The first part includes four steps: establish the instantaneous wellbore temperature model based on the convection and thermal conductivity theory by dividing the wellbore into five areas; establish the ESD model by considering the elastic compression effect of HP and thermal expansion effect of HT; establish the drilling fluid rheological property model based on the Herschel-Buckley model by considering the effect of ultra-HTHP on dynamic shear force, consistency coefficient and liquidity index; consider the effects of cuttings concentration on ECD based on the solid-liquid two-phase flow. The ECD model is established based on above models. The second part includes two steps: determine the MW based on the critical pressure constraint principle by the operational window simulation of different well depth and fluid volume; determine the SBP of pump-on and pump-off by considering the rated operating pressure of the equipment, the calculated pressure loss and the 0~1MPa higher BHP than formation pressure. The third part includes three steps: make the emergency measures against downhole accidents by well control matrix; make the emergency measures against the failure of equipment such as rotating control device (RCD); determine the MPD termination conditions such as drilling big cracks.
The MPD is successfully applied to X gas field featuring offshore ultra-HTHP. The casing structure is optimized from 7-8 layers to 5 layers and the well is drilled in the micro pressure window of 0.01~0.02sg without accidents. Additionally, the non-productive time (NPT) decreases by 60% and the well cost is obviously reduced. Generally, the MPD yields time and cost savings for tomorrow's market.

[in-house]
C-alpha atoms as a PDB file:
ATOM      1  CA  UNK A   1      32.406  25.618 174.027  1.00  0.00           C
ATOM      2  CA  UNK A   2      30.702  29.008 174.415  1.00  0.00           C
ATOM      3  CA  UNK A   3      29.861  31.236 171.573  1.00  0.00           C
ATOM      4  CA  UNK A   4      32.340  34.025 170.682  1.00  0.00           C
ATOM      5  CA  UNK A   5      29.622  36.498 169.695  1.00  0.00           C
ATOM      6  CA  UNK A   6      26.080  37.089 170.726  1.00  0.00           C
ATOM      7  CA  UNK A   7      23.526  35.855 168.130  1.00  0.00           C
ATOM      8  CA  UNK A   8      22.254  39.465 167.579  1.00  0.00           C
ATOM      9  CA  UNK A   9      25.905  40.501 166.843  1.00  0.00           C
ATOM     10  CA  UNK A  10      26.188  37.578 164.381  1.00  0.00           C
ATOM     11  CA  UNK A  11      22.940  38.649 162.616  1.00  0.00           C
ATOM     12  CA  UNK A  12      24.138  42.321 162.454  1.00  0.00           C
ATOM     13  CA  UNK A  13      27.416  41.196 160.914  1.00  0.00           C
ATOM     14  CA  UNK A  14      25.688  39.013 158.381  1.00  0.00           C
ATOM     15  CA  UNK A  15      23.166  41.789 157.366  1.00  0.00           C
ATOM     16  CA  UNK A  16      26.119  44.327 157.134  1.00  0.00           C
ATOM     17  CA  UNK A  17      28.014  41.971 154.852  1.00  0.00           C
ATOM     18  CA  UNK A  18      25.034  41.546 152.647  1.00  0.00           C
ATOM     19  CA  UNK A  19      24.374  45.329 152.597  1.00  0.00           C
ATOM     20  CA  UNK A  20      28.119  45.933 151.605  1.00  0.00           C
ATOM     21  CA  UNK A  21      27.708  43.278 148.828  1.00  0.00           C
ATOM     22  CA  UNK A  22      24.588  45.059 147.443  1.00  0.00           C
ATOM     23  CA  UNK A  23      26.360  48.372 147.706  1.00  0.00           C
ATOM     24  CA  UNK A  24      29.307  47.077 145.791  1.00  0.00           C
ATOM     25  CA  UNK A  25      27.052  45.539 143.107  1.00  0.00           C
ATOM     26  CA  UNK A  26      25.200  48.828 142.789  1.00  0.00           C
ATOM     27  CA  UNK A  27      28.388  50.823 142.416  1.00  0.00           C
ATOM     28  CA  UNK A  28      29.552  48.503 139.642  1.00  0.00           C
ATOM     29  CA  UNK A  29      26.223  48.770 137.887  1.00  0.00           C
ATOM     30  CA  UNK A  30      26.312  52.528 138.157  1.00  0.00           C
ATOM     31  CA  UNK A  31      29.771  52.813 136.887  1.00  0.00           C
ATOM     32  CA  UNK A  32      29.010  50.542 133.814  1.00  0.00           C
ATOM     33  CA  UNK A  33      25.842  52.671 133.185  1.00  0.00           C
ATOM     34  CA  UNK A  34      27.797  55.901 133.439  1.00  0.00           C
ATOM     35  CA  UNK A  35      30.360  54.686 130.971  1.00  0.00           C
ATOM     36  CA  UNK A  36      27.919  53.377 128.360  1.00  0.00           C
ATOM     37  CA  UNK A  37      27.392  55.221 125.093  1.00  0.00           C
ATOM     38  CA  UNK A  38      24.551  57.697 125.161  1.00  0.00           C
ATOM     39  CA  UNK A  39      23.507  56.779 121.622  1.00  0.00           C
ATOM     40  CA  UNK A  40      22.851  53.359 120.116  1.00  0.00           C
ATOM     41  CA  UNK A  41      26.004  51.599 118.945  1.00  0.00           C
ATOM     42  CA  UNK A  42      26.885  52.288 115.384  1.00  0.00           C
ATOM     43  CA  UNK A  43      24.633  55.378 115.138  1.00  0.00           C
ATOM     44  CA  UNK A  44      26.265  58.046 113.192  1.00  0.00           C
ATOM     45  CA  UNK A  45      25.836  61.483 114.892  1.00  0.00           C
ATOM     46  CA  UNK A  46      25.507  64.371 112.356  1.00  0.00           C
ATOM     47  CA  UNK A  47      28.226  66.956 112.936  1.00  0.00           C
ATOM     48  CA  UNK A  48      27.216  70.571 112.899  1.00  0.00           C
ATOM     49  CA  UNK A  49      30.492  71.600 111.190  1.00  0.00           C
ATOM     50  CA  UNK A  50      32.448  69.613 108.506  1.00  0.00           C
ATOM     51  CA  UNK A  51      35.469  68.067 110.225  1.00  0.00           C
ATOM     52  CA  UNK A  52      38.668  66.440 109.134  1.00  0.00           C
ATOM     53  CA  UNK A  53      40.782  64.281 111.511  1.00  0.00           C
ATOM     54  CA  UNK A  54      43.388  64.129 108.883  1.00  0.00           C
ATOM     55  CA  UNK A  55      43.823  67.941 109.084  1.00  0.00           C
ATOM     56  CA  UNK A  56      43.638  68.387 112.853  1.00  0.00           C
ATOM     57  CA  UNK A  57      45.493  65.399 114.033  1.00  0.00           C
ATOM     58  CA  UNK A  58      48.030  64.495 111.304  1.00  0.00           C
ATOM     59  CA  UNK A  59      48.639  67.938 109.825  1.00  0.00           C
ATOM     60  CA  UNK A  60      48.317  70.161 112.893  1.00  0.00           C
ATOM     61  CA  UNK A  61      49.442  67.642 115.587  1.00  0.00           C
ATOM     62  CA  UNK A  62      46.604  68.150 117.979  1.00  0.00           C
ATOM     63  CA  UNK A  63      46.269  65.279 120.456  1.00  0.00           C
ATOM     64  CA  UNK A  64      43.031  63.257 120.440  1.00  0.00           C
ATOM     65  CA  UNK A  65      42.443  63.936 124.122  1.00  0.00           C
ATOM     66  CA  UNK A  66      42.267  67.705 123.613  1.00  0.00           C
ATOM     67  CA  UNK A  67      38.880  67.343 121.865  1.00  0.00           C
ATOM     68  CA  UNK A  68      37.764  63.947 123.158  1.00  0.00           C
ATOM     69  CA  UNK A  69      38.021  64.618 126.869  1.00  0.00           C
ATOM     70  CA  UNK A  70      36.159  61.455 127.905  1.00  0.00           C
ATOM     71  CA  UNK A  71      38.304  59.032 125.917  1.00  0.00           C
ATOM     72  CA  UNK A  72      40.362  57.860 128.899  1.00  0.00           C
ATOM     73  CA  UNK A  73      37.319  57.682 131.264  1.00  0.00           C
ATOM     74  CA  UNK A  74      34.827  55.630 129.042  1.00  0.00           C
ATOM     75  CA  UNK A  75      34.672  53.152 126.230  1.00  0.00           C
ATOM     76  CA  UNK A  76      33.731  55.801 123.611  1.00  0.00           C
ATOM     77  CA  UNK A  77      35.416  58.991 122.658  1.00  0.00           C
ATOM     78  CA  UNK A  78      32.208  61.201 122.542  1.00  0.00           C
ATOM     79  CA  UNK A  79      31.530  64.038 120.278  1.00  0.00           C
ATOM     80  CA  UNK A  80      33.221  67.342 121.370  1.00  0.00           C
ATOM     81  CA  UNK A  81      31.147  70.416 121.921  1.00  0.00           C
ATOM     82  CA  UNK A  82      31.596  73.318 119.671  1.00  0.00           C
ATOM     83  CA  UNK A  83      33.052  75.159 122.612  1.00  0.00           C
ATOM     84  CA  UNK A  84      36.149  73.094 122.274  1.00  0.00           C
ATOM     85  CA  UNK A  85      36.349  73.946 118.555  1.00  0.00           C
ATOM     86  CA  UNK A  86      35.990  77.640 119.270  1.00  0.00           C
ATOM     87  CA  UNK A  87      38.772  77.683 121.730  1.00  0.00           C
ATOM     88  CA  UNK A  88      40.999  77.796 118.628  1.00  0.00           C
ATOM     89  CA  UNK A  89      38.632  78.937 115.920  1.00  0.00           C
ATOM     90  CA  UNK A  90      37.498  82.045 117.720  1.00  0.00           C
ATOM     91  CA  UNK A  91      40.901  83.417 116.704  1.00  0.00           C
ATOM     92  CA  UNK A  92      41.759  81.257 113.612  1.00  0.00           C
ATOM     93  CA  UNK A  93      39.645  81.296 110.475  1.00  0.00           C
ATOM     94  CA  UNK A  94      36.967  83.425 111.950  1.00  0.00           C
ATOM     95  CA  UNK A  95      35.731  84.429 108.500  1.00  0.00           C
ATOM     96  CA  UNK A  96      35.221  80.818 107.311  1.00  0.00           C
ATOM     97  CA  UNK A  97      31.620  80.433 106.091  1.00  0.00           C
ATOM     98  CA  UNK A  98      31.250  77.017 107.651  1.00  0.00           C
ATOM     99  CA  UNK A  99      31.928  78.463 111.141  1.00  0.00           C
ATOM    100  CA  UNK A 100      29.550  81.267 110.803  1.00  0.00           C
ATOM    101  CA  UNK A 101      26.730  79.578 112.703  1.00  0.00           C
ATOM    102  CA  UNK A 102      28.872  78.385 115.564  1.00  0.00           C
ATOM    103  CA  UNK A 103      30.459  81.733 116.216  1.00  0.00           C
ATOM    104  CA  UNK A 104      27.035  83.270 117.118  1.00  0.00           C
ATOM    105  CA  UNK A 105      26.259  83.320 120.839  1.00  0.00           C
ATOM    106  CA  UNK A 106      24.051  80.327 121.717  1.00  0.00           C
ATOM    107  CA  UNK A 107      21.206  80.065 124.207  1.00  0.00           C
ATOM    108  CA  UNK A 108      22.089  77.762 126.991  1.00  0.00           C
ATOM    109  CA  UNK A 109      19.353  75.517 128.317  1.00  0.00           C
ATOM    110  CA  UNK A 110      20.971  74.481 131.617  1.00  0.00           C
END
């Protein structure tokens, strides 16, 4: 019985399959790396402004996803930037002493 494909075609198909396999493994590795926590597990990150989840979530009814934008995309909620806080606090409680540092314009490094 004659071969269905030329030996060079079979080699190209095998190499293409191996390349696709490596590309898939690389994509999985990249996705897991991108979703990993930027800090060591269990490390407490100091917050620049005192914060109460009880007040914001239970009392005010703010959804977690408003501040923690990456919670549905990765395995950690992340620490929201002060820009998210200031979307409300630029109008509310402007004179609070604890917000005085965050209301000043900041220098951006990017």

The existence of anisotropy and viscosity in real stratum has quite influence on seismic waveform and amplitude value. Without considering that, final migration result may suffer from low resolution and even wrong imaging position. To get better reservoir description in complex area, the application of generalized standard linear solid theory is extended from isotropic media to anisotropic media. By introducing the regularization operator to eliminate high-frequency instability problem, robust and applicable inverse wave-field continuation is achieved. Based on the combination of pseudo-spectral method and finite difference method, efficient visco-acoustic VTI RTM gets realized and shows improved imaging quality on synthetic data.
In practical seismic exploration, usually ideal acoustic and isotropic media are assumed for imaging process. However, as a matter of fact anisotropy widely spreads in real earth media. Ignoring this causes low imaging quality, displacement from actual position and so on (Duveneck E, Bakker P, 2011). Another effect is viscosity which behaves as energy absorption and phase distortion during wave propagation. For example, fluids trapped in geologic structures cause strong amplitude attenuation (Zhang, J, Wu J, Li X, 2013; Zhu T Z, Harris J M, Biondi B, 2014). The imaging resolution in deeper area degrades due to high frequency attenuation. Current research mainly focuses on one aspect, that is, either anisotropy or viscosity. Therefore, imaging can be further improved if taking both of them into account.